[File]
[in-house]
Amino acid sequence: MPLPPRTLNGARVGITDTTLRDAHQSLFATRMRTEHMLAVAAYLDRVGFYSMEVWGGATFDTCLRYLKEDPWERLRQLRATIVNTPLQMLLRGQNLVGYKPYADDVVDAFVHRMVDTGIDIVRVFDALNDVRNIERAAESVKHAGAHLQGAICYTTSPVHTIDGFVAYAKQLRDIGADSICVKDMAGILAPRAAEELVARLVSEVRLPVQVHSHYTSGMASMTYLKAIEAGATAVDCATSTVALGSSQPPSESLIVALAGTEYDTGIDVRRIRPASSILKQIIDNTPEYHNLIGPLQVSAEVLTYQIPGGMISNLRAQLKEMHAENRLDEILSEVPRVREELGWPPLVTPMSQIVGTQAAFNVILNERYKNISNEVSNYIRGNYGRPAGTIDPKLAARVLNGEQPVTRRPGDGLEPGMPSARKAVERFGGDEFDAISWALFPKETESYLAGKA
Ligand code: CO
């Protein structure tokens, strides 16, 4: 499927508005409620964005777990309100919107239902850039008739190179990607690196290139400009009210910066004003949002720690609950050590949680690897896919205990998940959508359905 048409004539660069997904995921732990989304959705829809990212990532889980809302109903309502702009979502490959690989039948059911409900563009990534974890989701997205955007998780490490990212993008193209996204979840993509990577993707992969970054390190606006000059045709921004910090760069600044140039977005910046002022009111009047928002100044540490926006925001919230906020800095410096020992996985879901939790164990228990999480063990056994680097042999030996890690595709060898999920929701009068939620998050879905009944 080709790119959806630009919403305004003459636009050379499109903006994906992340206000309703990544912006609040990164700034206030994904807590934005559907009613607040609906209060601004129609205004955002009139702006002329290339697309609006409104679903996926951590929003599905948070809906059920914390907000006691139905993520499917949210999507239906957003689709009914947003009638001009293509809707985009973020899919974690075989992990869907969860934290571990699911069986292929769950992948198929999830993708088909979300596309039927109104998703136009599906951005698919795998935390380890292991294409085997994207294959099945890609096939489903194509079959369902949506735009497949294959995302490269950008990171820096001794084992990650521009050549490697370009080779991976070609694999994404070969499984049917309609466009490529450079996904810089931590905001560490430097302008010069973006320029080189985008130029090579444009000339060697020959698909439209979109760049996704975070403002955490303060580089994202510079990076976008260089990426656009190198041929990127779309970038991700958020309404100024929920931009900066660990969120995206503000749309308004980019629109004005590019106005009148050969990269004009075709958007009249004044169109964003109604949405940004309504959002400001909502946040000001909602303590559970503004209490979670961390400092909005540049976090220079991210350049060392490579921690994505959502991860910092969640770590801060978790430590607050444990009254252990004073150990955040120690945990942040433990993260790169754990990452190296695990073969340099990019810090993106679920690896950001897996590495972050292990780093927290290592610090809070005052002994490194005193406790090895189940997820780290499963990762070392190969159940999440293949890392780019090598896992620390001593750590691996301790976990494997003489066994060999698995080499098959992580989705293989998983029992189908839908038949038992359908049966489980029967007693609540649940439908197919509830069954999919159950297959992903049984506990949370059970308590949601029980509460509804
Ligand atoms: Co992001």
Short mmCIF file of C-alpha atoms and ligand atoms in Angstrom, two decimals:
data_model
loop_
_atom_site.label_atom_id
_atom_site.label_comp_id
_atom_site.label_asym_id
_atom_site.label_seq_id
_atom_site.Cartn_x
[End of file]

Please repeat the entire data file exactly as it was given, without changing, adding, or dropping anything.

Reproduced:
[in-house]
Amino acid sequence: MPLPPRTLNGARVGITDTTLRDAHQSLFATRMRTEHMLAVAAYLDRVGFYSMEVWGGATFDTCLRYLKEDPWERLRQLRATIVNTPLQMLLRGQNLVGYKPYADDVVDAFVHRMVDTGIDIVRVFDALNDVRNIERAAESVKHAGAHLQGAICYTTSPVHTIDGFVAYAKQLRDIGADSICVKDMAGILAPRAAEELVARLVSEVRLPVQVHSHYTSGMASMTYLKAIEAGATAVDCATSTVALGSSQPPSESLIVALAGTEYDTGIDVRRIRPASSILKQIIDNTPEYHNLIGPLQVSAEVLTYQIPGGMISNLRAQLKEMHAENRLDEILSEVPRVREELGWPPLVTPMSQIVGTQAAFNVILNERYKNISNEVSNYIRGNYGRPAGTIDPKLAARVLNGEQPVTRRPGDGLEPGMPSARKAVERFGGDEFDAISWALFPKETESYLAGKA
Ligand code: CO
């Protein structure tokens, strides 16, 4: 499927508005409620964005777990309100919107239902850039008739190179990607690196290139400009009210910066004003949002720690609950050590949680690897896919205990998940959508359905 048409004539660069997904995921732990989304959705829809990212990532889980809302109903309502702009979502490959690989039948059911409900563009990534974890989701997205955007998780490490990212993008193209996204979840993509990577993707992969970054390190606006000059045709921004910090760069600044140039977005910046002022009111009047928002100044540490926006925001919230906020800095410096020992996985879901939790164990228990999480063990056994680097042999030996890690595709060898999920929701009068939620998050879905009944 080709790119959806630009919403305004003459636009050379499109903006994906992340206000309703990544912006609040990164700034206030994904807590934005559907009613607040609906209060601004129609205004955002009139702006002329290339697309609006409104679903996926951590929003599905948070809906059920914390907000006691139905993520499917949210999507239906957003689709009914947003009638001009293509809707985009973020899919974690075989992990869907969860934290571990699911069986292929769950992948198929999830993708088909979300596309039927109104998703136009599906951005698919795998935390380890292991294409085997994207294959099945890609096939489903194509079959369902949506735009497949294959995302490269950008990171820096001794084992990650521009050549490697370009080779991976070609694999994404070969499984049917309609466009490529450079996904810089931590905001560490430097302008010069973006320029080189985008130029090579444009000339060697020959698909439209979109760049996704975070403002955490303060580089994202510079990076976008260089990426656009190198041929990127779309970038991700958020309404100024929920931009900066660990969120995206503000749309308004980019629109004005590019106005009148050969990269004009075709958007009249004044169109964003109604949405940004309504959002400001909502946040000001909602303590559970503004209490979670961390400092909005540049976090220079991210350049060392490579921690994505959502991860910092969640770590801060978790430590607050444990009254252990004073150990955040120690945990942040433990993260790169754990990452190296695990073969340099990019810090993106679920690896950001897996590495972050292990780093927290290592610090809070005052002994490194005193406790090895189940997820780290499963990762070392190969159940999440293949890392780019090598896992620390001593750590691996301790976990494997003489066994060999698995080499098959992580989705293989998983029992189908839908038949038992359908049966489980029967007693609540649940439908197919509830069954999919159950297959992903049984506990949370059970308590949601029980509460509804
Ligand atoms: Co992001």
Short mmCIF file of C-alpha atoms and ligand atoms in Angstrom, two decimals:
data_model
loop_
_atom_site.label_atom_id
_atom_site.label_comp_id
_atom_site.label_asym_id
_atom_site.label_seq_id
_atom_site.Cartn_x